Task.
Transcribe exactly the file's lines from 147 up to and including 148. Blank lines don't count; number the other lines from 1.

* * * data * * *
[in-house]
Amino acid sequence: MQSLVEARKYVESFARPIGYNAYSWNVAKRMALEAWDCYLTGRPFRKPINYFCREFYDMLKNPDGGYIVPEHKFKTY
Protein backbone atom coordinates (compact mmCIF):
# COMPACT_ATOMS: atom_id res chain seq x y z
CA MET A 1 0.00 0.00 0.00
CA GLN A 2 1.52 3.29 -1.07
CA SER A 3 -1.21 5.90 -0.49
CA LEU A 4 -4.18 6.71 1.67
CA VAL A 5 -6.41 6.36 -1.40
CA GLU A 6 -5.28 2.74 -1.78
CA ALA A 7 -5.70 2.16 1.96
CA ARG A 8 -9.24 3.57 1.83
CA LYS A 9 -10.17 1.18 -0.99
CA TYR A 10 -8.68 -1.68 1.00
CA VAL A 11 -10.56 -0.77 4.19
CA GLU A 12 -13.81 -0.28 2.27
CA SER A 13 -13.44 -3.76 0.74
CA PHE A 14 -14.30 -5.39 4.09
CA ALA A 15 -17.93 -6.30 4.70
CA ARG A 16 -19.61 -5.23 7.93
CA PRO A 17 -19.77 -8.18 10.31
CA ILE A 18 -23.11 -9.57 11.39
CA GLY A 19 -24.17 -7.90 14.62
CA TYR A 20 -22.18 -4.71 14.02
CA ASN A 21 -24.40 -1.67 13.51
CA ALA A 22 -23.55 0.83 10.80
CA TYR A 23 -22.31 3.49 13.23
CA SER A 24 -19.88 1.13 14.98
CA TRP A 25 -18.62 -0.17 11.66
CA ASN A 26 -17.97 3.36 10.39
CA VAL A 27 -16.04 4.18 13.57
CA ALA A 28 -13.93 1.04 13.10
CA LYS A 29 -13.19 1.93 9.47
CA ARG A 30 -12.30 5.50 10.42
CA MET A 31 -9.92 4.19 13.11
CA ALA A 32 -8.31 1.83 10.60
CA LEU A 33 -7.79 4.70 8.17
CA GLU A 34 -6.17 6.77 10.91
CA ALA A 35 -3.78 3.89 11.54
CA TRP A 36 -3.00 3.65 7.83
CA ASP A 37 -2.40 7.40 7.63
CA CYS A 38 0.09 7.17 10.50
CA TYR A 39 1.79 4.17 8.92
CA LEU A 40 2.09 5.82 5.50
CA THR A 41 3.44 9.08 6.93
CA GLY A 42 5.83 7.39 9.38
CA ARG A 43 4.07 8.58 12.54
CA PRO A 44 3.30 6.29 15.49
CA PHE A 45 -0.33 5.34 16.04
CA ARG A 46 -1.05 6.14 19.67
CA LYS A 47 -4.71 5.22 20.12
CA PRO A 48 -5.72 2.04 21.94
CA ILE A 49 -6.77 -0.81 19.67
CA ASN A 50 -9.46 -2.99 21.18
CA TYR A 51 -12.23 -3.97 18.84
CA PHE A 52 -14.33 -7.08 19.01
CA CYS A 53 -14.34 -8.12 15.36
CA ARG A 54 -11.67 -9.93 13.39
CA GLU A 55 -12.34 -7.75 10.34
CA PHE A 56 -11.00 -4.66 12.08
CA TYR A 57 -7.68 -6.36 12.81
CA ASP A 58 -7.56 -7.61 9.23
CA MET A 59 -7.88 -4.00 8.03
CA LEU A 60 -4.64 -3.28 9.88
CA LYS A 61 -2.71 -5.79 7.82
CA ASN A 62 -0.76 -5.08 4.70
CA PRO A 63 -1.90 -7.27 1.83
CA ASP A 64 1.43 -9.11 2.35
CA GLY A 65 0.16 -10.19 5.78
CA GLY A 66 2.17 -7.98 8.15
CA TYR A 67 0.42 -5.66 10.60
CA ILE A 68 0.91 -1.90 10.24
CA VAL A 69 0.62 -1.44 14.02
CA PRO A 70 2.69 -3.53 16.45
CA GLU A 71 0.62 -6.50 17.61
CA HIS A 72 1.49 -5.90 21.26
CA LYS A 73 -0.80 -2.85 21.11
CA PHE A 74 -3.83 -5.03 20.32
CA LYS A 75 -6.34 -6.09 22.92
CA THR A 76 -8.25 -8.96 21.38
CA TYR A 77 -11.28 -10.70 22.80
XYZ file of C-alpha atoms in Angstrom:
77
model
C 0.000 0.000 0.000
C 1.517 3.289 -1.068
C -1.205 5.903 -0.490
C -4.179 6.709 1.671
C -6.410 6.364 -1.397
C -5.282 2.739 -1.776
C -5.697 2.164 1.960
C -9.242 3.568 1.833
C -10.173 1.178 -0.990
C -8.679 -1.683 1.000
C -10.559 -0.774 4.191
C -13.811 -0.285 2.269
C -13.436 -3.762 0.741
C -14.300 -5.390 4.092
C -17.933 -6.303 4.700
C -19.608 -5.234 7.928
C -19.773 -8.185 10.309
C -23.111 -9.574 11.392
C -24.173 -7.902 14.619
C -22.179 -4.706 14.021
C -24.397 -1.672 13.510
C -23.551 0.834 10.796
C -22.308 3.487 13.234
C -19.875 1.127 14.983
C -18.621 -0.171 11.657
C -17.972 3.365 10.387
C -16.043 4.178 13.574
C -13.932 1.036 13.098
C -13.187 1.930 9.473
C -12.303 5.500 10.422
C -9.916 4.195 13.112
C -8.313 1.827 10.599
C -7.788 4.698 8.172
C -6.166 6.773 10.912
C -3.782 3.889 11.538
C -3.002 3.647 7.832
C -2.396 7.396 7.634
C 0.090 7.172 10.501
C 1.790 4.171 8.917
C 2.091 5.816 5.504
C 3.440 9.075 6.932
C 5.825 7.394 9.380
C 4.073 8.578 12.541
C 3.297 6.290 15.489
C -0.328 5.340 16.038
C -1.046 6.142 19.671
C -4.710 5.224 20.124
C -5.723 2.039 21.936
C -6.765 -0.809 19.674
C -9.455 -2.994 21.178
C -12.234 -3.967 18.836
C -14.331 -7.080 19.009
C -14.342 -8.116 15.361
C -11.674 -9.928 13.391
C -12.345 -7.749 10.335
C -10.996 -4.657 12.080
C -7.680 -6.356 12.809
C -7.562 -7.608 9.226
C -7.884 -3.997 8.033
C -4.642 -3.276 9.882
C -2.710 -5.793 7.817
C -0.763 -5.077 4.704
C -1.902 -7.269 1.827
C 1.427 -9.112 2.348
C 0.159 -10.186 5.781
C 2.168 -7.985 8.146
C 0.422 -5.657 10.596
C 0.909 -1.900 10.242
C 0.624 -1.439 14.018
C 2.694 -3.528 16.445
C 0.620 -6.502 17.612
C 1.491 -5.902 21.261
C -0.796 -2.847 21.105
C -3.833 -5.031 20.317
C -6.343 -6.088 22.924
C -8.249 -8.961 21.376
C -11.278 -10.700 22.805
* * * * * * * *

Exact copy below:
C -1.902 -7.269 1.827
C 1.427 -9.112 2.348